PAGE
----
Laois traffic wardens are merely ‘doing their job’ on behalf of the County Council in accordance with the local traffic bye-laws and in the best interests of businesses and traffic management.
That was the clear message emanating from a meeting in County Hall this week where senior management moved to refute any previous suggestions that the traffic wardens in Portlaoise were exercising their authority too vigorously.
The push-back on criticism of the traffic wardens comes following recent complaints that the traffic wardens were too trigger happy in issuing parking tickets, were ticketing within the 45 minute free parking slot and were slapping tickets on customers who had just left their vehicles for a matter of minutes to collect something from a shop.
This contention was roundly rejected by Director of Services, Mr Simon Walton who outlined that he had a series of meetings with the traffic warden personnel and he was happy they were carrying out their duties properly on behalf of the local authority and in the best interests of local businesses. He was assured that motorists were being afforded some slack.
There was a discernible change of tune from councillors who had been previously overtly critical of what they saw as the over enthusiastic and sometimes heavy handed issuing of parking tickets in the town centre.
However, Director of Services Mr Walton was at pains to point out that the wardens are merely doing their job and enforcing the bye-laws which the councillors had adopted. He rejected out of hand a previous assertion that it was a money making racket and a cash-cow to prolifically ticket motorists.
“The traffic bye-laws have been democratically agreed within this Chamber and it is the warden’s job to enforce and police those rules to the best of their ability in the best overall interest, not to collect money or to increase revenue and in the best interest of local businesses and all road users and I’m satisfied from my meetings with the wardens as recently again as this morning that that’s the case. The wardens do a difficult job implementing these rules as reasonably as they can. We will continue to monitor and oversee this process and review the Jessop’s Court situation and to strike the right balance,” he outlined.
The meeting of the Portlaoise Municipal District was getting an information update on the Council’s plans to take in charge Hynd’s Square, which was stalled at a previous meeting due to concerns around parking and the issuing of parking tickets in that vicinity.
Director Walton also clarified that the latest proposal was to take in charge Hynd’s Square, at the request of the local businesses. He said it had limited vehicular access due to bollards and was not a parking area. He outlined that it is entirely separate from the adjacent Jessop’s Court which fronts onto and with access from Jessop Street.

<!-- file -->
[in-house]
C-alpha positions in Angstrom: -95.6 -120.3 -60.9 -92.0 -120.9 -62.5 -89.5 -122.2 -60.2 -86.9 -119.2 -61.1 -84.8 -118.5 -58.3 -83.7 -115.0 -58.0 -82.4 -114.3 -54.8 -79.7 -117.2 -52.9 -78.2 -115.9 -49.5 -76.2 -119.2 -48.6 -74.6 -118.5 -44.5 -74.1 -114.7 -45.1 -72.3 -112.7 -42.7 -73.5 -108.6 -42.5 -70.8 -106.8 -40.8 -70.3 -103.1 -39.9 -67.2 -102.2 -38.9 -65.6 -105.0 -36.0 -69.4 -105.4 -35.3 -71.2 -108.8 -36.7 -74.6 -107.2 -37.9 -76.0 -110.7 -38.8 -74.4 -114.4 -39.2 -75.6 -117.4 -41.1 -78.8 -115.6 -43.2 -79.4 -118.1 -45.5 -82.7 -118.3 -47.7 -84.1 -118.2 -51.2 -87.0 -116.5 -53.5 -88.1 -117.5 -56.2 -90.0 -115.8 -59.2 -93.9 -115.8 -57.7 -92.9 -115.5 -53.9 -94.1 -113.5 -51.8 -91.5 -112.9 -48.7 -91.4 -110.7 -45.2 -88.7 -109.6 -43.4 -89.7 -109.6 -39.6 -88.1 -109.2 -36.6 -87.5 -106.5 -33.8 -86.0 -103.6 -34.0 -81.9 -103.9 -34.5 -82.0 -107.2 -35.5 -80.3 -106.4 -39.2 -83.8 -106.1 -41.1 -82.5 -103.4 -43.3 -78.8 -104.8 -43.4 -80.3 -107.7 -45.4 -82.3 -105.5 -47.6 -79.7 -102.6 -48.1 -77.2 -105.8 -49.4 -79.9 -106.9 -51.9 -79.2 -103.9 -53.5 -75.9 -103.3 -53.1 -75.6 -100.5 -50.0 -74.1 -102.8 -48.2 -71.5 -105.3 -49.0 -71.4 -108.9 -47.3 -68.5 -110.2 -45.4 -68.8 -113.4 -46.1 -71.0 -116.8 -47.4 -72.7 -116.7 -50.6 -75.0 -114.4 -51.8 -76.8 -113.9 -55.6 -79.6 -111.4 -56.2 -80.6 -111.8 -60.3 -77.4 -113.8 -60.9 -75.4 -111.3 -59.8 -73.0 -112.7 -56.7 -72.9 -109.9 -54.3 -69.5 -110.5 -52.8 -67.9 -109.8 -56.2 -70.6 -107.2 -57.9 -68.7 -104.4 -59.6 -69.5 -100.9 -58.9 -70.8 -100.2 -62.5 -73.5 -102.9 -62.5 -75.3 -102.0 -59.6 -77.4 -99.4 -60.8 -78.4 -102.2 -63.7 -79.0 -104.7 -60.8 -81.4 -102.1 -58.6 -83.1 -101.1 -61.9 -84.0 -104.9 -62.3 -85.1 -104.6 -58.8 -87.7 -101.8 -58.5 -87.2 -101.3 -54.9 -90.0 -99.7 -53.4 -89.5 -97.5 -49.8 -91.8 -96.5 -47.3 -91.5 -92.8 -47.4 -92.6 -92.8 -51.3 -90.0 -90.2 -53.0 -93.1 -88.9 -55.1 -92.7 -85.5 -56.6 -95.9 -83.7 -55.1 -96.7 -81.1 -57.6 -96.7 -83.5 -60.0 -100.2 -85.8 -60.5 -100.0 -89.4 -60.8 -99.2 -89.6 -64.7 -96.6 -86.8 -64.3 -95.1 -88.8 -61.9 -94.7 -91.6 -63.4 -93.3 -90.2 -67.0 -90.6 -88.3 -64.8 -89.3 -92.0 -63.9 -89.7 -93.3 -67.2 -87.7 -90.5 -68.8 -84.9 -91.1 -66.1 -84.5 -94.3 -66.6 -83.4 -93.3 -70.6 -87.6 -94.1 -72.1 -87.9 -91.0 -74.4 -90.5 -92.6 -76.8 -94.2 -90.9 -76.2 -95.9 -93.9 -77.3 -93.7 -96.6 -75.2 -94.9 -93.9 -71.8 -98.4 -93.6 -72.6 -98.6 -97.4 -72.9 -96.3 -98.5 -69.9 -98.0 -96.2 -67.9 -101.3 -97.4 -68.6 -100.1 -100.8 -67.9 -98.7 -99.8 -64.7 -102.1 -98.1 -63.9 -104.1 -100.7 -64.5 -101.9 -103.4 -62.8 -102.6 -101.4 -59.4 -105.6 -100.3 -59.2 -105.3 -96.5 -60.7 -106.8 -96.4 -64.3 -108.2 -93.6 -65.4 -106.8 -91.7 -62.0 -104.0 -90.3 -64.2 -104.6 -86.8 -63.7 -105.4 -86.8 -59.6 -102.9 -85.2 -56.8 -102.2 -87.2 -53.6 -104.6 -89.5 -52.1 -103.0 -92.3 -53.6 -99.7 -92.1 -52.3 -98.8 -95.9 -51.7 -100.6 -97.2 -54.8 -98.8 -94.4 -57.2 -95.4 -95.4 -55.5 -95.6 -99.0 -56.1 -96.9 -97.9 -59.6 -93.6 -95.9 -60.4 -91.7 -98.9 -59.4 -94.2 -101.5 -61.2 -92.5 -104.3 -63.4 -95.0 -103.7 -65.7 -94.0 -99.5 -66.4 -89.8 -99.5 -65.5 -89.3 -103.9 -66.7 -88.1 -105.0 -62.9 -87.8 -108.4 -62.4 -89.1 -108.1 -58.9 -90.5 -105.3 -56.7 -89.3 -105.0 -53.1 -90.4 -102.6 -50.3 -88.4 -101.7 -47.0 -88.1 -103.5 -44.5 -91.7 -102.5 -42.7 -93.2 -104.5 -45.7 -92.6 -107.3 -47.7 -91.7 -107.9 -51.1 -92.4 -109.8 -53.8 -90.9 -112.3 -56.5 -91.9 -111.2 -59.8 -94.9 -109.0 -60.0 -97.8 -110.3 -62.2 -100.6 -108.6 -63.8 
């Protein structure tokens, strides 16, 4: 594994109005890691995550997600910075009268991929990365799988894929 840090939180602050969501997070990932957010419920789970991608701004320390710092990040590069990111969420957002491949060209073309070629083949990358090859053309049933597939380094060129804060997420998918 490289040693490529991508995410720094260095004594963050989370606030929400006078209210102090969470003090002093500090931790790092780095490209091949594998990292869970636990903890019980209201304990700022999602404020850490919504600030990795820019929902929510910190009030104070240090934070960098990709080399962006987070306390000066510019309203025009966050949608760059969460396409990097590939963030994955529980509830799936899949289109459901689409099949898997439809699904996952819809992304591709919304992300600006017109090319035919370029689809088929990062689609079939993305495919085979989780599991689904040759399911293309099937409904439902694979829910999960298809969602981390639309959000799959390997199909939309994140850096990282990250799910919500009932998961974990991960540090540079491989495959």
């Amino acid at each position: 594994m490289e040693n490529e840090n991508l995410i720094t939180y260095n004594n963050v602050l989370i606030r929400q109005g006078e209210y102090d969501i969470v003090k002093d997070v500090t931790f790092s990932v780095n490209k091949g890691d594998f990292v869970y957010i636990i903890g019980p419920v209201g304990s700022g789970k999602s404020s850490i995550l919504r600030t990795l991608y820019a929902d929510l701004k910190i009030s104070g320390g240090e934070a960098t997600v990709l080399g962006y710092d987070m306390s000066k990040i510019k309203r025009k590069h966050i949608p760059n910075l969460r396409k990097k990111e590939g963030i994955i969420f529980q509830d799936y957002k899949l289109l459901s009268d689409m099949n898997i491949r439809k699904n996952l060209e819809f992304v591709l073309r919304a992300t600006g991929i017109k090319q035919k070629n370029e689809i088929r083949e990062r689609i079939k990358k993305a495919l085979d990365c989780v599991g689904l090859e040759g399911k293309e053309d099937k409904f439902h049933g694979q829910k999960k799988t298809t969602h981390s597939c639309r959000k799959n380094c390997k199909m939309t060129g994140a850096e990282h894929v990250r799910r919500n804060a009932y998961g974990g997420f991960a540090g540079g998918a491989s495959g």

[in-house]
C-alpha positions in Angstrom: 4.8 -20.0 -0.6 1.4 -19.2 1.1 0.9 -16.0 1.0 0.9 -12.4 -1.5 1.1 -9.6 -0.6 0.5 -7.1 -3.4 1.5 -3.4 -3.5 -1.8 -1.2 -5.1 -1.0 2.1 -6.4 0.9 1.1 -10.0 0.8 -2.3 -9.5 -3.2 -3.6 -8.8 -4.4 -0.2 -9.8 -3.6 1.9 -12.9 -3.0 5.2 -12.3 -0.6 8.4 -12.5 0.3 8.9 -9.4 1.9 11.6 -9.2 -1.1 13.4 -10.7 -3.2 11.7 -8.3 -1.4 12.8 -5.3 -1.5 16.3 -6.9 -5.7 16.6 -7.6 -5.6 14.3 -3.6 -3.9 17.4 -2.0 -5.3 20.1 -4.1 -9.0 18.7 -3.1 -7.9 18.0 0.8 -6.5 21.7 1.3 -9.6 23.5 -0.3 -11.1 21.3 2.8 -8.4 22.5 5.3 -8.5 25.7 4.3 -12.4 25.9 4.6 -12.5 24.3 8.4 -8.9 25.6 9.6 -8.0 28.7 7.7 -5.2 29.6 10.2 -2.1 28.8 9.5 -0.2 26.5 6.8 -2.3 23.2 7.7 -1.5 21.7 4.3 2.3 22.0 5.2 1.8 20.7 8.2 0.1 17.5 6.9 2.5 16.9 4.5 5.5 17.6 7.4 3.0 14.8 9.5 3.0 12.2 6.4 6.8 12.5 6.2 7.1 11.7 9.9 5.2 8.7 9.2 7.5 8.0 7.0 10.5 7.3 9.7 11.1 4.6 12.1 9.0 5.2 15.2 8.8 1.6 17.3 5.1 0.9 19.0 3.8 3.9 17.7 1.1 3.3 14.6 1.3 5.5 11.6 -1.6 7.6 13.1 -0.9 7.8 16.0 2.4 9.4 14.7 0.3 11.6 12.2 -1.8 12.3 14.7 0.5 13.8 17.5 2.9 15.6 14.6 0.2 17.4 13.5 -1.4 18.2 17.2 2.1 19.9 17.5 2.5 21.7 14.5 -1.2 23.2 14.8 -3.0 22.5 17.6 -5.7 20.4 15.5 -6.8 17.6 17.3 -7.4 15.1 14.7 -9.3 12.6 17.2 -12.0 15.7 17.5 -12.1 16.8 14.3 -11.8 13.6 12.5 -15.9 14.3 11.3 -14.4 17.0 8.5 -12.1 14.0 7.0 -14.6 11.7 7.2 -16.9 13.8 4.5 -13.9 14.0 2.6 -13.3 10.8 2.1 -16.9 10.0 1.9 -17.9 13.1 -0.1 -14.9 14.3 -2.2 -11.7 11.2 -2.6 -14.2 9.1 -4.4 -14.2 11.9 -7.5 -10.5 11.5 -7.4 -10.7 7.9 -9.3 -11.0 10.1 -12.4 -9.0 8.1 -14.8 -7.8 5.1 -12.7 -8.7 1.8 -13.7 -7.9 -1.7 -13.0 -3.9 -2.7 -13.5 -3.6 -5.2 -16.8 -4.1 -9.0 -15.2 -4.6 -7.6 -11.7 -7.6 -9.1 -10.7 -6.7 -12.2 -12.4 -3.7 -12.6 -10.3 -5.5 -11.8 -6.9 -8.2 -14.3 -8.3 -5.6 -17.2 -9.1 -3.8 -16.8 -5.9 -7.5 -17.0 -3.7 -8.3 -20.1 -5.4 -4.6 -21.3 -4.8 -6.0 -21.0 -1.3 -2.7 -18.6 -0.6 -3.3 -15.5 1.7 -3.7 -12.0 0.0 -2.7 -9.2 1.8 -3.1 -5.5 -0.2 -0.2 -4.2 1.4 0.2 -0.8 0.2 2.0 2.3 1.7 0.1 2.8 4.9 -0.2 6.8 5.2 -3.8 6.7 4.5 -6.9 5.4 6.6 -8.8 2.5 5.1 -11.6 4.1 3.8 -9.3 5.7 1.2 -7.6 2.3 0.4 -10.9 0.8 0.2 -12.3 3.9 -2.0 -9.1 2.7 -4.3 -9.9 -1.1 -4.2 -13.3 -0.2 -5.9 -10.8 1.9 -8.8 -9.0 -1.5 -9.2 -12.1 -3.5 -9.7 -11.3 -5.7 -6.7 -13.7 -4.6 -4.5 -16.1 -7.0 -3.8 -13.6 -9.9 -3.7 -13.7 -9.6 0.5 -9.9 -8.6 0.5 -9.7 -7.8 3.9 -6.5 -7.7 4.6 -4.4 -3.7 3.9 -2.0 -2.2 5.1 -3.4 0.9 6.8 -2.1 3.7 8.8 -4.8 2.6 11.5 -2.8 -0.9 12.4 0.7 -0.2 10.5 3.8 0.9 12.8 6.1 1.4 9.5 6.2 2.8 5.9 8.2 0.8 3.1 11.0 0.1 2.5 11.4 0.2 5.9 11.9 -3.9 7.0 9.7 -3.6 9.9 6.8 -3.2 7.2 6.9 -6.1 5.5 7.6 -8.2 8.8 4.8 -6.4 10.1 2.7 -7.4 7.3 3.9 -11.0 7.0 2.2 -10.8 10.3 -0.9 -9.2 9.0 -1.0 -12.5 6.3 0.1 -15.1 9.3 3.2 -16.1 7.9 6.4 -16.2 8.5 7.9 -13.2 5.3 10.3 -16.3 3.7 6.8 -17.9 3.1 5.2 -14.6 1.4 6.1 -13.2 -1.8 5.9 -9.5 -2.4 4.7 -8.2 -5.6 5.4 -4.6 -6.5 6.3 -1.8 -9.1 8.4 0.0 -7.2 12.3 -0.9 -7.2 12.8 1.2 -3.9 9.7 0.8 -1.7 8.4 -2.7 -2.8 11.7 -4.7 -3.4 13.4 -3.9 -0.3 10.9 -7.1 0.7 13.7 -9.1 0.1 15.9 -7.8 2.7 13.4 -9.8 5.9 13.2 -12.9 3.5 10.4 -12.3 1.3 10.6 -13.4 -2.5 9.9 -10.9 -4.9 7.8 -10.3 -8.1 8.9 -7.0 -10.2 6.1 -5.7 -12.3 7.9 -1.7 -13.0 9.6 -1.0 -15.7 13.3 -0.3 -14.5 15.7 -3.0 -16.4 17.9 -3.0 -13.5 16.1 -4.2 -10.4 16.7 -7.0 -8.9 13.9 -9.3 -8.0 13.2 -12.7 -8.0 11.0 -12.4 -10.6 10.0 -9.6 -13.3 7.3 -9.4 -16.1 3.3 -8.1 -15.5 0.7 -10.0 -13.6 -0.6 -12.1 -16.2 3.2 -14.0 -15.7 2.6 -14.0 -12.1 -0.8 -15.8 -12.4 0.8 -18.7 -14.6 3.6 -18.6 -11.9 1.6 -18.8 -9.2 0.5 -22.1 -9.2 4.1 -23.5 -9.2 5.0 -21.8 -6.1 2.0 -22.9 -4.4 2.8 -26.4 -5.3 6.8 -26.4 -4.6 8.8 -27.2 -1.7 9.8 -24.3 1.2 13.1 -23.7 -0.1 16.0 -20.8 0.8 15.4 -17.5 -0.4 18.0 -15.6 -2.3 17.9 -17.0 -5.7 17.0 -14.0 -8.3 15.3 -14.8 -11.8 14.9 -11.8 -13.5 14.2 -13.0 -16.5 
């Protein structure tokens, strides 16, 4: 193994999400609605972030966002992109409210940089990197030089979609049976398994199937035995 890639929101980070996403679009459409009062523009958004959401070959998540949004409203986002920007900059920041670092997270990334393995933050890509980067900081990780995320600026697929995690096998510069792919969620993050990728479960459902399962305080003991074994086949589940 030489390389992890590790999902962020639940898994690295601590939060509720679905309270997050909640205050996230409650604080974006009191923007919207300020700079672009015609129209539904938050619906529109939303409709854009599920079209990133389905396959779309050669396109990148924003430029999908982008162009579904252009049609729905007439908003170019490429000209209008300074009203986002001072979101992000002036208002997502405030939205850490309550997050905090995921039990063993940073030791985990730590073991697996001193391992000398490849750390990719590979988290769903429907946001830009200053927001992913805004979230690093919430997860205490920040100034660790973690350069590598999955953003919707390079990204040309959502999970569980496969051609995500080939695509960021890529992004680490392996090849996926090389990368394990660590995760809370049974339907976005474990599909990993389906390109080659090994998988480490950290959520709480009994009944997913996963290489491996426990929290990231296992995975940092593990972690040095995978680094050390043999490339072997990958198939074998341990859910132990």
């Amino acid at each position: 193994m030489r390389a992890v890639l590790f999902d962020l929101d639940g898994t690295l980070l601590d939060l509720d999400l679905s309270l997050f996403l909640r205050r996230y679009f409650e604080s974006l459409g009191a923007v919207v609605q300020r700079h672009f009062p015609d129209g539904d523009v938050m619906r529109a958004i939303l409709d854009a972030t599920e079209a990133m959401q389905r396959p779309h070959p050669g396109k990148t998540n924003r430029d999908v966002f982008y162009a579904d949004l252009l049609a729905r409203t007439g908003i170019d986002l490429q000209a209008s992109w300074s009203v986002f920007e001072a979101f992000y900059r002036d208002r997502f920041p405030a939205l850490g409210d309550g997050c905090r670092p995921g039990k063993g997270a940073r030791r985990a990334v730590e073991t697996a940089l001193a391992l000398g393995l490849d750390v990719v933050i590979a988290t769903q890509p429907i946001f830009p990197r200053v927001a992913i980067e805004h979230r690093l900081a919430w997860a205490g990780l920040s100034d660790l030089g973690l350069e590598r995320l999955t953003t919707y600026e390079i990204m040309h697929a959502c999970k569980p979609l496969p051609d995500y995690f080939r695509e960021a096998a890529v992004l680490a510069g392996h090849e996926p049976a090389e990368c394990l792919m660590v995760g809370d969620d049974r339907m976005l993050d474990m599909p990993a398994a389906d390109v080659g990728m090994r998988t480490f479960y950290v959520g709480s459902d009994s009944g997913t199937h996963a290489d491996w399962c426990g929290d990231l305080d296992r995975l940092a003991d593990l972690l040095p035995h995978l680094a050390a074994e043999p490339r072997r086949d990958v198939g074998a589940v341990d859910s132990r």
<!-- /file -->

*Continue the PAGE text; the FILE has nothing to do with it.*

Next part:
Jessop’s Court was already taken in charge about 8 years ago and by agreement and the bye-laws set out by the councillors parking in this area is restricted to residents. Parking in Jessop’s Court is only legally permitted by displaying such a resident’s permit.
On being pressed by Cllr Catherine Fitzgerald, Mr Walton was agreeable to revisiting and re-examining the possibility of providing a limited number of short-term public car parking spaces in this area. The meeting did hear though that in the past when parking was not properly regulated in Jessop’s Court it led to chaos and residents regularly being blocked from accessing or leaving their own homes.
“Jessop’s Court is residential parking only as set down in the bye-laws and there are signs there notifying this is the case. You must have a valid resident’s parking permit, otherwise you run the risk of getting a ticket, but usually only in extreme circumstances as there is some slack given,” stated Mr Walton.
Cllr Catherine Fitzgerald said she fully accepted the position as outlined by the Director of Services but that there had been repeated complaints. She said that Jessop’s Court was very strategic parking and yet the area was empty most of the time during the day and should be looked at for the benefit of local businesses, so as to provide a few spaces for short-term parking.
Mr Walton agreed that this could be looked at.
“I fully support the wardens in our town, they do a difficult job and are working on behalf of the Council. The parking in Jessop’s Court in the past has been horrendous with people being blocked in at their own homes and I have no problem with us looking at that again,” said Cllr Caroline Dwane-Stanley.
She was of the understanding that each business in the locality had a parking permit which they could in turn give to customers for use for 10 minutes.
However, Mr Walton said he was not aware of any such arrangement. Neither were any of the other councillors.
Cllr Willie Aird said that he was finally glad to hear a local authority official being categorical for the first time in his experience that the parking tickets are not about collecting revenue.
He said there had to be common sense and he welcomed that any appeals could be looked at favourably and with some flexibility. He had encountered a case the other day where a parking ticket was issued for the sake of 4 minutes and this is not acceptable where businesses are paying rates.
The issue is to be further addressed with the taking in charge of Hynd’s Square to be considered at the January meeting of the Council.